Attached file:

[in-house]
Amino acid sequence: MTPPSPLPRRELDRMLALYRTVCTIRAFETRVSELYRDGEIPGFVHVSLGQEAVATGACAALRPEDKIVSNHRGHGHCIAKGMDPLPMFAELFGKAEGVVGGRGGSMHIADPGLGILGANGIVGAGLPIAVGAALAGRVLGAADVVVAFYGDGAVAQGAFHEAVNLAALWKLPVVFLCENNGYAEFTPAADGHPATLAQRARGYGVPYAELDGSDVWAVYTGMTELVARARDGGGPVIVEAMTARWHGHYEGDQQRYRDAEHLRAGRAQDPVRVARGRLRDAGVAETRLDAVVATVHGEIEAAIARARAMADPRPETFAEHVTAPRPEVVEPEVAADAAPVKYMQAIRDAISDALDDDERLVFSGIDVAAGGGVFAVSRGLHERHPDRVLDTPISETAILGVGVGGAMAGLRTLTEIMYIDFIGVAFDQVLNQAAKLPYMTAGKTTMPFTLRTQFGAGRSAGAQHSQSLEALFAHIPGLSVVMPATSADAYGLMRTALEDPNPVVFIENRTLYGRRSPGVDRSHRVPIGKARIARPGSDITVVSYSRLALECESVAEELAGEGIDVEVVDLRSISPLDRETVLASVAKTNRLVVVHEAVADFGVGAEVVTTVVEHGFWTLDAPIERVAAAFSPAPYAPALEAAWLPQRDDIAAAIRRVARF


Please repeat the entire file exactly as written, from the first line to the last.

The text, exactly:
[in-house]
Amino acid sequence: MTPPSPLPRRELDRMLALYRTVCTIRAFETRVSELYRDGEIPGFVHVSLGQEAVATGACAALRPEDKIVSNHRGHGHCIAKGMDPLPMFAELFGKAEGVVGGRGGSMHIADPGLGILGANGIVGAGLPIAVGAALAGRVLGAADVVVAFYGDGAVAQGAFHEAVNLAALWKLPVVFLCENNGYAEFTPAADGHPATLAQRARGYGVPYAELDGSDVWAVYTGMTELVARARDGGGPVIVEAMTARWHGHYEGDQQRYRDAEHLRAGRAQDPVRVARGRLRDAGVAETRLDAVVATVHGEIEAAIARARAMADPRPETFAEHVTAPRPEVVEPEVAADAAPVKYMQAIRDAISDALDDDERLVFSGIDVAAGGGVFAVSRGLHERHPDRVLDTPISETAILGVGVGGAMAGLRTLTEIMYIDFIGVAFDQVLNQAAKLPYMTAGKTTMPFTLRTQFGAGRSAGAQHSQSLEALFAHIPGLSVVMPATSADAYGLMRTALEDPNPVVFIENRTLYGRRSPGVDRSHRVPIGKARIARPGSDITVVSYSRLALECESVAEELAGEGIDVEVVDLRSISPLDRETVLASVAKTNRLVVVHEAVADFGVGAEVVTTVVEHGFWTLDAPIERVAAAFSPAPYAPALEAAWLPQRDDIAAAIRRVARF